The BioHARDCORE Capsule, which was installed at the Espace des Limbes de Saint-Etienne from 13 March to 1st April 2017, was primarily represented by its a mystical and heathen imaginary; followed by a voice, the rampant voice of Antoine Boute, an experimental poet and “pornolettrist”; and finally, by bodies, that of Chloé Schuiten, artist and sculptor, and Clément Thiry, handyman and sleeper. For the past two years, they’ve developed a performative, deliberately festive practice, which takes shape at the margins and in the interstices that are roadsides or forests, a practice that they describe as “BioHARDCORE”.
The concept sprang from Antoine Boute’s imagination, who evoked the manifesto “En avant pour la révolution bioHARDCORE” in a 2016 lecture. The manifesto is a practical manual for saving the planet at the macro-political level, by transforming all forests and wastelands into independent non-anthropocentric states, and, at the micro-political level, steering human life towards its “hardcore” level: animal, vegetable, material, nuclear.”1 “Revolution” should be understood here less as a radical change in political regime than in its original sense, revolutio meaning “turning back time”: the BioHARDCORE Revolution is an involution, a spontaneous or provoked regression of the organism to a prior state, a return to the vegetative state that Chloé Schuiten affirms: “the ultimate would be to stop everything, to do nothing useful and productive but dedicate ourselves solely and entirely to being no more than a body that is extremely, appropriately, and specifically in connection with its environment.”2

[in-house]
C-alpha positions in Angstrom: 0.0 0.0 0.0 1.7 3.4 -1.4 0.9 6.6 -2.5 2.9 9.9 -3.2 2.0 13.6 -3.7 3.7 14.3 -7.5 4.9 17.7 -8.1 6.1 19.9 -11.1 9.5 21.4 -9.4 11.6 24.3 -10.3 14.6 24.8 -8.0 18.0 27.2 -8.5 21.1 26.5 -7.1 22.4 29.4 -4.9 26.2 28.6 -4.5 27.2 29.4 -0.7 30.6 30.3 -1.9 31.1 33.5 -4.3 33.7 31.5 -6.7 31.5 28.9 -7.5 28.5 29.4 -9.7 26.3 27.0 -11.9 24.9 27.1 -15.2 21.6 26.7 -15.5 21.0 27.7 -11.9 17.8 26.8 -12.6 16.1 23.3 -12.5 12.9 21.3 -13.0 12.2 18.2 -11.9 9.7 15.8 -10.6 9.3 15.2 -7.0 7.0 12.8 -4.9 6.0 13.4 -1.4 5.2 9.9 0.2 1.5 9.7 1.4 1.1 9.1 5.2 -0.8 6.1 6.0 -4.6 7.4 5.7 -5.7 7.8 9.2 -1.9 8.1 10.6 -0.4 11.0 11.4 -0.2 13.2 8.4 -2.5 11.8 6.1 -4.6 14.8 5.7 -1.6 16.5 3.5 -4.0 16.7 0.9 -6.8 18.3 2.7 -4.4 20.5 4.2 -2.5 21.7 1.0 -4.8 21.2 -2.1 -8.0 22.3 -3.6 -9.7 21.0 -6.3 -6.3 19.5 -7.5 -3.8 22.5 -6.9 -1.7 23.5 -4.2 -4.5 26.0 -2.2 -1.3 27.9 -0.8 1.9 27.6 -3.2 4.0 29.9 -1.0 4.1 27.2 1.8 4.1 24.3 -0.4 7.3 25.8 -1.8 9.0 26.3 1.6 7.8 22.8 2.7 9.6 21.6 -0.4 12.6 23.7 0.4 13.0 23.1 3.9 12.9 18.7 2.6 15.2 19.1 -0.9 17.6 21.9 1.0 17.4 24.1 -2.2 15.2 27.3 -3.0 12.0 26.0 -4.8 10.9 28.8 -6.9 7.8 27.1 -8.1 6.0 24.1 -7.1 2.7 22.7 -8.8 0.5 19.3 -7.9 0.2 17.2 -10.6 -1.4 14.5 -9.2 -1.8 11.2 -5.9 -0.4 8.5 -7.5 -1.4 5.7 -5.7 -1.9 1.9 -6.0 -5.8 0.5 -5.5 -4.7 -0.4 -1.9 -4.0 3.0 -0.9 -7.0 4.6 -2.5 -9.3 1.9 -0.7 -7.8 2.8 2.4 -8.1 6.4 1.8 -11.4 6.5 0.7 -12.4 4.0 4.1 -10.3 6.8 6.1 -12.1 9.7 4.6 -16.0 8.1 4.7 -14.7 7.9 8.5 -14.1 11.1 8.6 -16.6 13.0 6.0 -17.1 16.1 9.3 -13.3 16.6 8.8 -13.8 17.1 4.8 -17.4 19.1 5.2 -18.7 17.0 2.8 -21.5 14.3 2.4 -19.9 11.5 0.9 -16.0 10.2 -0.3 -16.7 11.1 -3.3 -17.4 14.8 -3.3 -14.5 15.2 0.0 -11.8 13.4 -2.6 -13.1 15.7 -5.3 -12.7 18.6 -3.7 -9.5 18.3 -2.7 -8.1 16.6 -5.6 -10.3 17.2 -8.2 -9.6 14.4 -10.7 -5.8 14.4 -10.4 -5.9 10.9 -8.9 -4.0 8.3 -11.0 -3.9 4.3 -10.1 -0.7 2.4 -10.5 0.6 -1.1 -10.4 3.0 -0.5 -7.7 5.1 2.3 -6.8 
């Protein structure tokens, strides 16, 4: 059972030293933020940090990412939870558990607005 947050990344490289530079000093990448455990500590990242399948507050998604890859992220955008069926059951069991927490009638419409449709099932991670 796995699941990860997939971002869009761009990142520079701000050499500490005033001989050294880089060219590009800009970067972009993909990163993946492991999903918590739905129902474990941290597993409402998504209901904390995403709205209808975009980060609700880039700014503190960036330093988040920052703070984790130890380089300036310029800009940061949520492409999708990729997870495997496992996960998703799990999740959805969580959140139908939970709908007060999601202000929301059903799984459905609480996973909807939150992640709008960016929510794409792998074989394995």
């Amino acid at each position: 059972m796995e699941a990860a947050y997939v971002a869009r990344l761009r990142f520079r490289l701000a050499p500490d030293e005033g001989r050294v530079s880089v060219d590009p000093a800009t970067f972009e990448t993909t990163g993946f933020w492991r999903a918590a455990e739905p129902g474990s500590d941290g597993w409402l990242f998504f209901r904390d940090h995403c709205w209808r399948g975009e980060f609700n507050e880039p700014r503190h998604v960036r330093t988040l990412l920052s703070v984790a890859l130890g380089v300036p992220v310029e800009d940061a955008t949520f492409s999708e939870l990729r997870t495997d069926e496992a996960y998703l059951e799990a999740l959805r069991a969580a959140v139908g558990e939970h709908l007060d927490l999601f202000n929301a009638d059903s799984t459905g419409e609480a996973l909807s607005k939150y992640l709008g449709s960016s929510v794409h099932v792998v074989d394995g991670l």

In Saint-Etienne, the trio tried, for two weeks, to live and feed themselves solely on what the city holds, on what nobody uses, waste piled up in wastelands, weeds, dead leaves, and the remains of pruning, food waste, and composts. They turned the Limbes space into their “base camp” where they slept, created, and cooked, in a space that they put together as they found things and according to their needs or wants. In the centre of the first room, a tornado of cardboard boxes, branches, paper, and plastic bottles lay strewn; on the walls, we could appreciate twelve “BioHARDCORE” horoscopes, written by Antoine Boute and illustrated by Chloé Schuiten, decorated with strange zodiac-style statuettes that the young artist had made from oven-baked breadcrumbs. Behind it, a room was renovated as a “cave”, with a mattress made from bunches of boughs; the third room was dedicated to the vital activities that were drawing, dream notation, and food preparation. On the floor, there was an electric hotplate, next to which were found cut-up food waste carefully arranged by type, colour, or finesse, forming an original kind of palette; opposite, Clément Thiry and Chloé Schuiten transcribed and illustrated their nightly dreams using black ink made from coal gathered at the Couriot spoil tip.